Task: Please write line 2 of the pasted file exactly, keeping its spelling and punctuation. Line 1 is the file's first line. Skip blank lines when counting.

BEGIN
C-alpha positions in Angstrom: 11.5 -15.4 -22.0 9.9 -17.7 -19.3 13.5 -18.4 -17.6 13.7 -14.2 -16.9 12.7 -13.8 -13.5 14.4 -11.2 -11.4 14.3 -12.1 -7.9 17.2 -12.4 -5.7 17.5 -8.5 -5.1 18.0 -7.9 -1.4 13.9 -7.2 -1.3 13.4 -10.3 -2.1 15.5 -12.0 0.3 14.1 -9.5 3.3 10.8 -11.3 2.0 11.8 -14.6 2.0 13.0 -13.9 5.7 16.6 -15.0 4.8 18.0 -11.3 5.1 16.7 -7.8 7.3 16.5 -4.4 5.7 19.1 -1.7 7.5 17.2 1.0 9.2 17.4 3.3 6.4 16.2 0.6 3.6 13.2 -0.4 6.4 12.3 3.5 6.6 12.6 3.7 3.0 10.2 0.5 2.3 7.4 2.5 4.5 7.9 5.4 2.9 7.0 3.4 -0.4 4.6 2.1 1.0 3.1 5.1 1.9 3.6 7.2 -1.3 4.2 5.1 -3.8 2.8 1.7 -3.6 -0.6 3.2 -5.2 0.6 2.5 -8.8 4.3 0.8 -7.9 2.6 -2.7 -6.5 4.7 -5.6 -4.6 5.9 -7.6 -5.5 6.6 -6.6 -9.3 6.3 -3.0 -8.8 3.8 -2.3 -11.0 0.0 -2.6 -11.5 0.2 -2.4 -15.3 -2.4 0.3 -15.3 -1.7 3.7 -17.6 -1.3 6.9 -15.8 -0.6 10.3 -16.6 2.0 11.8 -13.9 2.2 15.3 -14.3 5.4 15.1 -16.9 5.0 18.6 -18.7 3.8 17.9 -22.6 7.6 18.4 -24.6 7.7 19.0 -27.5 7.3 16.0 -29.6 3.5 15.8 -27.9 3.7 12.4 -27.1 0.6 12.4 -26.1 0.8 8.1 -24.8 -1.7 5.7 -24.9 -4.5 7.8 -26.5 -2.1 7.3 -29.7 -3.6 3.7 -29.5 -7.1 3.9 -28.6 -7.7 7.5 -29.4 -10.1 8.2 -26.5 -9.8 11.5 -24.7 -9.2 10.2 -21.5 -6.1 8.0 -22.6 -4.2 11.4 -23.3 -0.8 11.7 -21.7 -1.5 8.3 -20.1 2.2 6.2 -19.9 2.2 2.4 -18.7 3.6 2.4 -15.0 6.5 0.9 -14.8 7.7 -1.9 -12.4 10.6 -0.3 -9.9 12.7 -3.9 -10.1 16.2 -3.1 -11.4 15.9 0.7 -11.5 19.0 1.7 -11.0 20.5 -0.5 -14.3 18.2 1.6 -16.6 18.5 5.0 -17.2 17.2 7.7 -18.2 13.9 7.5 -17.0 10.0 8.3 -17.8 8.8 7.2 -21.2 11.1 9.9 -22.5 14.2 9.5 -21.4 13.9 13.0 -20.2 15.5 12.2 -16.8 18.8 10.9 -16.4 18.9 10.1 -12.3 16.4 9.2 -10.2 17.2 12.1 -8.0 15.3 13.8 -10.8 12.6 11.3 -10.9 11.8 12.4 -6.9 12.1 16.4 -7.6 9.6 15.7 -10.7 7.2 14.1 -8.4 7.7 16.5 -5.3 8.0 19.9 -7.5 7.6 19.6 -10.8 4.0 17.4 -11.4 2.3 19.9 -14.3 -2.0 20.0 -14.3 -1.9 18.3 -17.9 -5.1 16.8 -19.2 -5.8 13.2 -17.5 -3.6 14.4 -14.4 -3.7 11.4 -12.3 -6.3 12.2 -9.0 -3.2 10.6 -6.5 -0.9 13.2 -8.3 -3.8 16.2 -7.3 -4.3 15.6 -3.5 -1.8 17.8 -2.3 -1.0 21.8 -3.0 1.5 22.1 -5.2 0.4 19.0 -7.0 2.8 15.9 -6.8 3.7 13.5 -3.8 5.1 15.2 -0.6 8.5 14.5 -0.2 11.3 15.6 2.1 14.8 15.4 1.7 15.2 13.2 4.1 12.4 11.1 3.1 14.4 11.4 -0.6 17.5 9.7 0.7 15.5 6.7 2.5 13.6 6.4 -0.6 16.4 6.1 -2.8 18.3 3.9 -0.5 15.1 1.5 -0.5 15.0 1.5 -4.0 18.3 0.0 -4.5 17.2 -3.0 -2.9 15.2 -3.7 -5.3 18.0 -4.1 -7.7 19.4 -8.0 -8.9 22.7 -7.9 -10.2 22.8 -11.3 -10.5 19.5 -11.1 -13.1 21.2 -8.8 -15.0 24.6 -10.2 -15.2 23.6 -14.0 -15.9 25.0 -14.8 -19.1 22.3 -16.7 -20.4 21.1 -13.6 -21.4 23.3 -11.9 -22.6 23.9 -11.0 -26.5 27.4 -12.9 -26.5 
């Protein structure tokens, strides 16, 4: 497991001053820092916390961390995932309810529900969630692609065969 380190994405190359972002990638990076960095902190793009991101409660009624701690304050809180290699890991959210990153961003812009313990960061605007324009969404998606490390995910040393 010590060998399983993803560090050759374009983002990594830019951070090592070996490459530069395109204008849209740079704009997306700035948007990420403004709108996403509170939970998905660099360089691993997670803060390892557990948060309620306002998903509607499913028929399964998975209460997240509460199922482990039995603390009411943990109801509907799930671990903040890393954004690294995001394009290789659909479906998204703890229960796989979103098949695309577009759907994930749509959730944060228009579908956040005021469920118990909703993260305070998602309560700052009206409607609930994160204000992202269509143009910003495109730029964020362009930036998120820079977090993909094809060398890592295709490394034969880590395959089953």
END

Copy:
């Protein structure tokens, strides 16, 4: 497991001053820092916390961390995932309810529900969630692609065969 380190994405190359972002990638990076960095902190793009991101409660009624701690304050809180290699890991959210990153961003812009313990960061605007324009969404998606490390995910040393 010590060998399983993803560090050759374009983002990594830019951070090592070996490459530069395109204008849209740079704009997306700035948007990420403004709108996403509170939970998905660099360089691993997670803060390892557990948060309620306002998903509607499913028929399964998975209460997240509460199922482990039995603390009411943990109801509907799930671990903040890393954004690294995001394009290789659909479906998204703890229960796989979103098949695309577009759907994930749509959730944060228009579908956040005021469920118990909703993260305070998602309560700052009206409607609930994160204000992202269509143009910003495109730029964020362009930036998120820079977090993909094809060398890592295709490394034969880590395959089953």